Viva la madness, p.44
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       Viva La Madness, p.44

           J. J. Connolly

  Dougie, meanwhile, is pacing – no doubt worried about how to safeguard his own health and reputation. Suddenly he clicks his fingers.

  ‘Giles, you could fly Sonny over to France in your aircraft, the one at Elstree.’

  Giles shoots Dougie a cutting look but says nothing. But Dougie continues, turns to Morty, ‘Giles keeps a light aircraft, at the aerodrome, just outside London – says it’s a great way to empty a pair of knickers—’

  ‘It would be easier for Sonny to get on a train at Waterloo,’ snaps Giles, obviously not liking Dougie’s idea. ‘I can’t fly in the dark.’

  ‘But it’s not dark, Giles,’ points out Dougie – literally pointing out the window.

  ‘Not yet, Douglas,’ he hisses, the spa glow totally gone. ‘Anyway, I haven’t filed a flight plan. Are you suggesting I fly Sonny down to Spain?’

  ‘No, just to Paris, Sonny could pick up the overnight express, be in Spain—’

  ‘Because I wouldn’t have enough fuel to get to Spain,’ snaps Giles, defensively. ‘It’s bloody foolish to suggest—’

  ‘We got all the way to Marrakech that time,’ suggests Dougie.

  Giles clearly doesn’t want to be reminded about Marrakech that time. His eyes narrow to slits. So do Sonny’s; he’s watching Giles like a Doberman.

  ‘We stopped to refuel, Dougie, if you remember, in Le Touquet.’ Giles straightens up, becomes the courtroom lawyer. ‘Oh, no, you wouldn’t remember, Douglas. You were in your usual drunken haze. Anyway, it will be dark on the way back.’

  ‘Dark? Those crates fly themselves, with the GPS, autopilot – you said so yourself. You have them eating out of your hand up at that airfield, so a flight plan’s not a problem.’ Dougie turns to Morty and laughs. ‘Airfield? It’s a glorified car park, for planes, with a control tower.’

  ‘Fuck’s sake, Dougie!’ barks Giles, suddenly irritated. ‘You shouldn’t even be in here!’

  ‘What?’ screams Douglas, ‘In my own fucking house?’

  ‘No! In this fucking room! Discussing these matters!’

  ‘How dare you!’

  ‘It’s nothing to do with you, you fucking degenerate!’

  ‘It’s everything to do with me, Giles,’ screams Dougie, pointing at Sonny, ‘if my fucking business partner happens to get murdered!’

  ‘Oh, stop being such a fucking old drama queen!’

  ‘My life has been threatened on two occasions and you don’t think I have the right to be concerned? Well, fuck you, Giles Urquhart!’

  ‘And fuck you, Reginald Draper!’ Giles retorts with dry malice.

  This really hurts – using Dougie Nightingale’s real name. Dougie regains his composure, takes a standing count. ‘Urquhart … you are a complete cunt …’he hisses. ‘A cunt with a capital Kay.’

  Giles feigns indifference.

  ‘Oi, Giles …’ says Sonny, interrupting their squabble.

  ‘Yes, Sonny?’ asks Giles.

  ‘Listen to me … I want you to fly me over to Paris tonight, okay?’ Sonny says it in such a way that it would be foolish to refuse. Giles has inbred deference, knows when someone is issuing a command. Sonny isn’t finished. ‘Then I want you to come back and sort this business out. You get the memory stick when I get to France. I’m trustin you, Giles, okay?’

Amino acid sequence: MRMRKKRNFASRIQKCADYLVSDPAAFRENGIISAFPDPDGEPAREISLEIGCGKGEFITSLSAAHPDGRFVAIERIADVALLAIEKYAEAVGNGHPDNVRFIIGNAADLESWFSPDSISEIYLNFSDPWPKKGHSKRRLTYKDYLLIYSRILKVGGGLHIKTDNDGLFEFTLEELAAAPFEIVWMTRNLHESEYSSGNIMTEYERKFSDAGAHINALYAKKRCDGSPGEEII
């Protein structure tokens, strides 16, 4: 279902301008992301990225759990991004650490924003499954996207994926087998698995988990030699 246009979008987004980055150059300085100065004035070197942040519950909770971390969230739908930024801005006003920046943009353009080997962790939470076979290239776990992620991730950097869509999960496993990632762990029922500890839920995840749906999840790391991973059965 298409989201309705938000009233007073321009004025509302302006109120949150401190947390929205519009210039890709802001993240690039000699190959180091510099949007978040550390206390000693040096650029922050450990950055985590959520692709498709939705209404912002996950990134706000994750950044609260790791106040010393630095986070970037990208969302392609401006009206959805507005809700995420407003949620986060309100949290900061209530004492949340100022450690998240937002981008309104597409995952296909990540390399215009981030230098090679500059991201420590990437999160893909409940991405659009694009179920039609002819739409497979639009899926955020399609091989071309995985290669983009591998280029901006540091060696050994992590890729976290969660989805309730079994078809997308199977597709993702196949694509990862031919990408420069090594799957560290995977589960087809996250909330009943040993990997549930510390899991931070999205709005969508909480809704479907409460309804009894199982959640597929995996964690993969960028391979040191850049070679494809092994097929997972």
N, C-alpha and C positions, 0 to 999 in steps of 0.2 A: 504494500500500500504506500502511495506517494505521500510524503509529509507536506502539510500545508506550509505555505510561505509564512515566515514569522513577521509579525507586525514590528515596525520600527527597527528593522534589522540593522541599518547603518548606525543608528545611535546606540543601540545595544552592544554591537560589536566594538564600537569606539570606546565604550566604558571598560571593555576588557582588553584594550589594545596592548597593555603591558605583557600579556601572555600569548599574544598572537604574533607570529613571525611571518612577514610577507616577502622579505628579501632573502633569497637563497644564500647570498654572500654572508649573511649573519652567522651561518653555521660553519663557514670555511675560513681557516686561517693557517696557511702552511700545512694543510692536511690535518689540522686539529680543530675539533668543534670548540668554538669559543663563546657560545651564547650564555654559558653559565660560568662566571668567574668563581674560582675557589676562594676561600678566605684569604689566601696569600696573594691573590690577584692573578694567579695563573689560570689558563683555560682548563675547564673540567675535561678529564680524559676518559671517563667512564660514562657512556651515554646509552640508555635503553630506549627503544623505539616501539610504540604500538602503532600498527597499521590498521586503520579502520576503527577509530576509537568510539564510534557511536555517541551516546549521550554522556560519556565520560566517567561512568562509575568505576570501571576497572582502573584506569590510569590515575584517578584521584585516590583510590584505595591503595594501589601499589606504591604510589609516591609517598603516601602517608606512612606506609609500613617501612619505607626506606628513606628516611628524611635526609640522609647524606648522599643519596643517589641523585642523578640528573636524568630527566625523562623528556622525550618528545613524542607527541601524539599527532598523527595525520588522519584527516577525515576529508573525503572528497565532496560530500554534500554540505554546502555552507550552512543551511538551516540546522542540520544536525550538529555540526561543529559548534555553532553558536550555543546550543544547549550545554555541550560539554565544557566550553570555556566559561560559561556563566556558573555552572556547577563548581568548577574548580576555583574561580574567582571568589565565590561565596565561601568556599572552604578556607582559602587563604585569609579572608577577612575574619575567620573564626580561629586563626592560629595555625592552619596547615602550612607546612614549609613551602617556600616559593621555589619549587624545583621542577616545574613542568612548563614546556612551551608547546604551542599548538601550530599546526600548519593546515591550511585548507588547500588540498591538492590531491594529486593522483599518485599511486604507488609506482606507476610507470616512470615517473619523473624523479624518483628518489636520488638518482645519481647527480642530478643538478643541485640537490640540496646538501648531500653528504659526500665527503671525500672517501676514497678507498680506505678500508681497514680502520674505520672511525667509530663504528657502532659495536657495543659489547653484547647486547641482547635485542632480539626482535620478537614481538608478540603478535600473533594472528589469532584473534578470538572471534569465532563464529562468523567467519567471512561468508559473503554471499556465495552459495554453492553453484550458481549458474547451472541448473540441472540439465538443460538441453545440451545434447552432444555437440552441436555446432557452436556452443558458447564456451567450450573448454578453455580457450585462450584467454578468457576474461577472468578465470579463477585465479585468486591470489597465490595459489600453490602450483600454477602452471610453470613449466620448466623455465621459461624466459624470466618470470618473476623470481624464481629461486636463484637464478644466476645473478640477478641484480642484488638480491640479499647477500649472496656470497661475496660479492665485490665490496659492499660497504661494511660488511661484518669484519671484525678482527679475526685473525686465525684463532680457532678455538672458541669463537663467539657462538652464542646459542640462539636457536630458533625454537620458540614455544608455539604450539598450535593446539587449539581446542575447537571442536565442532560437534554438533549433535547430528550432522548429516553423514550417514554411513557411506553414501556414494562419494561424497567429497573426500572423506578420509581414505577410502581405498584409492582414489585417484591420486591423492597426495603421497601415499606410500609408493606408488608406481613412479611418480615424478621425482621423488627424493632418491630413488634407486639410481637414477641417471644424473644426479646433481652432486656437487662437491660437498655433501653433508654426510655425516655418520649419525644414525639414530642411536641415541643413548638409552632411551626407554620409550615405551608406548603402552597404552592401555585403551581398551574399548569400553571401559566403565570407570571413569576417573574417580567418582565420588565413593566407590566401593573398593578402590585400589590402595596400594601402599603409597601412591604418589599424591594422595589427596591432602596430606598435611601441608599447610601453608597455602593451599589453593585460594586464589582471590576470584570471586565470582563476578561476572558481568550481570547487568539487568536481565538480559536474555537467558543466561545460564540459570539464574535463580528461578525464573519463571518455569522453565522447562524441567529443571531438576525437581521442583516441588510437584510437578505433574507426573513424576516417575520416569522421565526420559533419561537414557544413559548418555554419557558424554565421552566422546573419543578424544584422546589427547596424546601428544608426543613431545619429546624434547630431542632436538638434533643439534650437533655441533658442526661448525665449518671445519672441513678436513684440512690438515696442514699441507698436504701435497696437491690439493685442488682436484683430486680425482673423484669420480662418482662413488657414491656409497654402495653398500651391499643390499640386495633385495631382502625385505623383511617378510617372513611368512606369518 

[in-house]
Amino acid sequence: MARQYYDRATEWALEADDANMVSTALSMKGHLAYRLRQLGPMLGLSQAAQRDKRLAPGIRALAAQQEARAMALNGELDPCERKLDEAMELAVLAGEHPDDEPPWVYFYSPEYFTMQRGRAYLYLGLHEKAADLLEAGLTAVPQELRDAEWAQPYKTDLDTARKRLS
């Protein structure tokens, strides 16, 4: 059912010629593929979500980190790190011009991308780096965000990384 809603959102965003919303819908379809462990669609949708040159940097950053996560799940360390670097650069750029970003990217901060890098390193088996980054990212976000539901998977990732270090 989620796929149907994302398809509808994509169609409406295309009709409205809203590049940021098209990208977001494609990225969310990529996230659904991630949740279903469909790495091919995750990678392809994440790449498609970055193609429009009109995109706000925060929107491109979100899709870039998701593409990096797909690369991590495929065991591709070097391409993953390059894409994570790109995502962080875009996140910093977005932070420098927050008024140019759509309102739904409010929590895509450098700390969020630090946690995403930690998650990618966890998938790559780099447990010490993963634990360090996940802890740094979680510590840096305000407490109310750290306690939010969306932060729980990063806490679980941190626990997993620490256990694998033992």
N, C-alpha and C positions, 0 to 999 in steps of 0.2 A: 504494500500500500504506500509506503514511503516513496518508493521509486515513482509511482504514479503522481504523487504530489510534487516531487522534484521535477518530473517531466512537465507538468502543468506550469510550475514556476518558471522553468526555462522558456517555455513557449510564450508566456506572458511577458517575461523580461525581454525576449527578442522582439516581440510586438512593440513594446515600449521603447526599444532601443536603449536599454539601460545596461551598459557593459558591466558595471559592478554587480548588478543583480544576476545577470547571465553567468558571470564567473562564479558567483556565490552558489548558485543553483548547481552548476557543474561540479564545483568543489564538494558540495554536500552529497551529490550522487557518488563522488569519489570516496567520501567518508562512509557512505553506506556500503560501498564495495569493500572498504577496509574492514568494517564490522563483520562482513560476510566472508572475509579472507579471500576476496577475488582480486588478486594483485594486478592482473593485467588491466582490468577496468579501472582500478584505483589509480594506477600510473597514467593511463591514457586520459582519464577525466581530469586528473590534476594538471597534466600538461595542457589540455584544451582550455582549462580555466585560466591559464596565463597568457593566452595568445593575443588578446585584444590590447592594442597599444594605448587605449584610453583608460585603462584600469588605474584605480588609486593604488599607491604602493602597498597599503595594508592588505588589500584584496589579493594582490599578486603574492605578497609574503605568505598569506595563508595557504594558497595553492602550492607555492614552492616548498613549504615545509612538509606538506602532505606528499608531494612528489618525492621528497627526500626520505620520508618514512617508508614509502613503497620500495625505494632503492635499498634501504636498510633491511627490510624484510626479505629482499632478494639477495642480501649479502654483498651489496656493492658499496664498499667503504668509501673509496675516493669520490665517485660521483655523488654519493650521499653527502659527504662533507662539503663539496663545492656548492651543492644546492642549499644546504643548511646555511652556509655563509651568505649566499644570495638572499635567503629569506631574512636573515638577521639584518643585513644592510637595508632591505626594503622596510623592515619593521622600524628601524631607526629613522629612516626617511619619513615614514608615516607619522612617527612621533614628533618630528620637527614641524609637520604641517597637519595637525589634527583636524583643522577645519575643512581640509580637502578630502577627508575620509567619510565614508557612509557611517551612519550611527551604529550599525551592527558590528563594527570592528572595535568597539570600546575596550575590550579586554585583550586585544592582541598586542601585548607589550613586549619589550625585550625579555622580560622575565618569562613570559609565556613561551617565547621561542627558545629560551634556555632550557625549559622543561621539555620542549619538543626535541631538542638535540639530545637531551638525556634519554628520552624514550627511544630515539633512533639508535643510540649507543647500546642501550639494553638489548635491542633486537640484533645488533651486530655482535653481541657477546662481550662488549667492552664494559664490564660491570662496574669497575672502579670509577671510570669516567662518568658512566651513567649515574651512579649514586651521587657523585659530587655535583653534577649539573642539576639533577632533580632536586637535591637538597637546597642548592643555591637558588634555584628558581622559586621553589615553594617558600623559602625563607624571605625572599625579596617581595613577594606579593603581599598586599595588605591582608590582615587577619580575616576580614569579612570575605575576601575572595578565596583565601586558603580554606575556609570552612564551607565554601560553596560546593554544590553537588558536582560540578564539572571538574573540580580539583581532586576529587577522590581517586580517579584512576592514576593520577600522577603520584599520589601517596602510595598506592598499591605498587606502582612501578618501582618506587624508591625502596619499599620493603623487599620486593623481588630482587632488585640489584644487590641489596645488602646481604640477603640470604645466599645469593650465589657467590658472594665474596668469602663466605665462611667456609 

Giles nods his head. ‘Okay, Sonny, but … I think it would be better if we flew to the south west of Paris, to the field at Le Mans Arnage. It’s suitably provincial … The security, gendarmerie, customs, et cetera, are practically nonexistent.’ Giles is nodding to himself. ‘You can easily catch a taxi into town and pick up the overnight sleeper. You might have to lose that briefcase, and look like a tourist … You have your passport?’

  Sonny taps the Gucci briefcase, holds up three fingers.

  ‘One should be sufficient, Mister King.’

  After farewells and token threats from Sonny, he and Giles cut out and head to the small airfield at Elstree. Giles insists that we don’t accompany them up to genteel, rural Hertfordshire. This was a stealth mission and one nefarious character onboard is enough.

  ‘No offence taken, Giles,’ says Morty. ‘We don’t all need to go.’ Then he tells Sonny, ‘You’re in safe hands with Giles. We’ll keep you posted …’

  So Sonny leaves, still telling us he wants to avenge Roy, still clutching his briefcase across his chest. Dougie shows them out – we shouldn’t leave together, Morty insists, just in case. And when Dougie returns to the dining room …

  ‘Well done, Douglas,’ says Morty, shaking his hand, ‘perfect – a faultlessly executed coup de grâce.’

  ‘Thank you, kind sir,’ says Dougie with a small bow.

  ‘You ever trod the boards?’ asks Mort. ‘Only I think you’re wasted in nightclubs.’

  ‘Well, I do have a strong element of the thespian,’ says Dougie. ‘It’s a stage, you know?’

  ‘Quite right,’ says Mort, dryly, nodding. ‘All the world’s a stage.’

  ‘And all the men and women merely players,’ replies Dougie. ‘They have their exits and their entrances—’

  ‘Good thinking, Dougie, let’s go and get a drink somewhere quiet,’ says Mort, getting up.

  ‘Let us make haste, my noble Lord Mortimer,’ says Dougie with a theatrical flourish.

  Morty has a very thin smile … Thinking he might have started something.

  And so we wait on Giles in the secluded corner of a pub garden in leafy Hampstead, letting Douglas tell us stories of what goes on in public school dormitories after lights out. Seems to think us lower orders have some perverse fascination with their sexual penchants, pecking orders and domination techniques. Morty doesn’t agree with Dougie’s argument that you’re not necessarily homosexual if you sling your tool up another man’s back-alley. Dougie keeps popping off to the khazi for fat rails every twenty minutes. And all the time we’re creeping closer to our multi-million dollar payday.